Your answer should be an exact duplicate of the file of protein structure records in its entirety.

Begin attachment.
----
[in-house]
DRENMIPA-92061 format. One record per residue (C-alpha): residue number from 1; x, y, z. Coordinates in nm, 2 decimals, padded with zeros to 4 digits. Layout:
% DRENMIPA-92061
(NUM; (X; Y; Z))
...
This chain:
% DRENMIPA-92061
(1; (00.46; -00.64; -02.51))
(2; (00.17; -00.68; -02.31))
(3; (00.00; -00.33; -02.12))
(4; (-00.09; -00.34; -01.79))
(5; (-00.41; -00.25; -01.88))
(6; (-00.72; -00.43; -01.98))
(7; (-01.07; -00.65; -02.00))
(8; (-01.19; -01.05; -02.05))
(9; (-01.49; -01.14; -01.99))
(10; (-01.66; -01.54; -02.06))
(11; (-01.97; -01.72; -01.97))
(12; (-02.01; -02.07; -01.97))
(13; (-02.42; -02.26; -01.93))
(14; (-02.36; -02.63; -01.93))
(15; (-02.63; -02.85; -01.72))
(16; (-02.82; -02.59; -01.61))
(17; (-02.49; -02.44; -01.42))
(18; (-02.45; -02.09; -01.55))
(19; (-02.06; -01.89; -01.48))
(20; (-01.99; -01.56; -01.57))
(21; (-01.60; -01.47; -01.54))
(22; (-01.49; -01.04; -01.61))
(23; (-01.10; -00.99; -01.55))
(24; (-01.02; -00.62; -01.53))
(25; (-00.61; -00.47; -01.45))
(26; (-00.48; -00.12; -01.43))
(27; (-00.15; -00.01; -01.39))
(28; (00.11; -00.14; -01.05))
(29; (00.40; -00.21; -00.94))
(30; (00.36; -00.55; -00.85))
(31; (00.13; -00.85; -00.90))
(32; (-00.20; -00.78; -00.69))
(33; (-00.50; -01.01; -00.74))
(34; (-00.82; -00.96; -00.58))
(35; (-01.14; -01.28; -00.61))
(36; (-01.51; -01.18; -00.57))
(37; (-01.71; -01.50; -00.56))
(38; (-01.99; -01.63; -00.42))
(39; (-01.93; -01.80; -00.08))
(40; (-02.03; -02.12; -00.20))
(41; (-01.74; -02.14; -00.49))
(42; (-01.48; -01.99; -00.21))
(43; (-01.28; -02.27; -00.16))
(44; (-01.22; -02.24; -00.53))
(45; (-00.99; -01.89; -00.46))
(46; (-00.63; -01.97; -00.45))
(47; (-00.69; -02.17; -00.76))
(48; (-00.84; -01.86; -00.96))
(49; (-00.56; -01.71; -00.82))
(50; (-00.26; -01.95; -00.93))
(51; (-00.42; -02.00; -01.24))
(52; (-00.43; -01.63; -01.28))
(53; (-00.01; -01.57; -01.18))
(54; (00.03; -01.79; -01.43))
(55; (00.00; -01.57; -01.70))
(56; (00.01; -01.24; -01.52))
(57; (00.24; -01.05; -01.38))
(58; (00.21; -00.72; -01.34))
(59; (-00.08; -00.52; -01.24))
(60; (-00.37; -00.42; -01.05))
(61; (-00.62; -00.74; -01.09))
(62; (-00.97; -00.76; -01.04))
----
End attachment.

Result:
[in-house]
DRENMIPA-92061 format. One record per residue (C-alpha): residue number from 1; x, y, z. Coordinates in nm, 2 decimals, padded with zeros to 4 digits. Layout:
% DRENMIPA-92061
(NUM; (X; Y; Z))
...
This chain:
% DRENMIPA-92061
(1; (00.46; -00.64; -02.51))
(2; (00.17; -00.68; -02.31))
(3; (00.00; -00.33; -02.12))
(4; (-00.09; -00.34; -01.79))
(5; (-00.41; -00.25; -01.88))
(6; (-00.72; -00.43; -01.98))
(7; (-01.07; -00.65; -02.00))
(8; (-01.19; -01.05; -02.05))
(9; (-01.49; -01.14; -01.99))
(10; (-01.66; -01.54; -02.06))
(11; (-01.97; -01.72; -01.97))
(12; (-02.01; -02.07; -01.97))
(13; (-02.42; -02.26; -01.93))
(14; (-02.36; -02.63; -01.93))
(15; (-02.63; -02.85; -01.72))
(16; (-02.82; -02.59; -01.61))
(17; (-02.49; -02.44; -01.42))
(18; (-02.45; -02.09; -01.55))
(19; (-02.06; -01.89; -01.48))
(20; (-01.99; -01.56; -01.57))
(21; (-01.60; -01.47; -01.54))
(22; (-01.49; -01.04; -01.61))
(23; (-01.10; -00.99; -01.55))
(24; (-01.02; -00.62; -01.53))
(25; (-00.61; -00.47; -01.45))
(26; (-00.48; -00.12; -01.43))
(27; (-00.15; -00.01; -01.39))
(28; (00.11; -00.14; -01.05))
(29; (00.40; -00.21; -00.94))
(30; (00.36; -00.55; -00.85))
(31; (00.13; -00.85; -00.90))
(32; (-00.20; -00.78; -00.69))
(33; (-00.50; -01.01; -00.74))
(34; (-00.82; -00.96; -00.58))
(35; (-01.14; -01.28; -00.61))
(36; (-01.51; -01.18; -00.57))
(37; (-01.71; -01.50; -00.56))
(38; (-01.99; -01.63; -00.42))
(39; (-01.93; -01.80; -00.08))
(40; (-02.03; -02.12; -00.20))
(41; (-01.74; -02.14; -00.49))
(42; (-01.48; -01.99; -00.21))
(43; (-01.28; -02.27; -00.16))
(44; (-01.22; -02.24; -00.53))
(45; (-00.99; -01.89; -00.46))
(46; (-00.63; -01.97; -00.45))
(47; (-00.69; -02.17; -00.76))
(48; (-00.84; -01.86; -00.96))
(49; (-00.56; -01.71; -00.82))
(50; (-00.26; -01.95; -00.93))
(51; (-00.42; -02.00; -01.24))
(52; (-00.43; -01.63; -01.28))
(53; (-00.01; -01.57; -01.18))
(54; (00.03; -01.79; -01.43))
(55; (00.00; -01.57; -01.70))
(56; (00.01; -01.24; -01.52))
(57; (00.24; -01.05; -01.38))
(58; (00.21; -00.72; -01.34))
(59; (-00.08; -00.52; -01.24))
(60; (-00.37; -00.42; -01.05))
(61; (-00.62; -00.74; -01.09))
(62; (-00.97; -00.76; -01.04))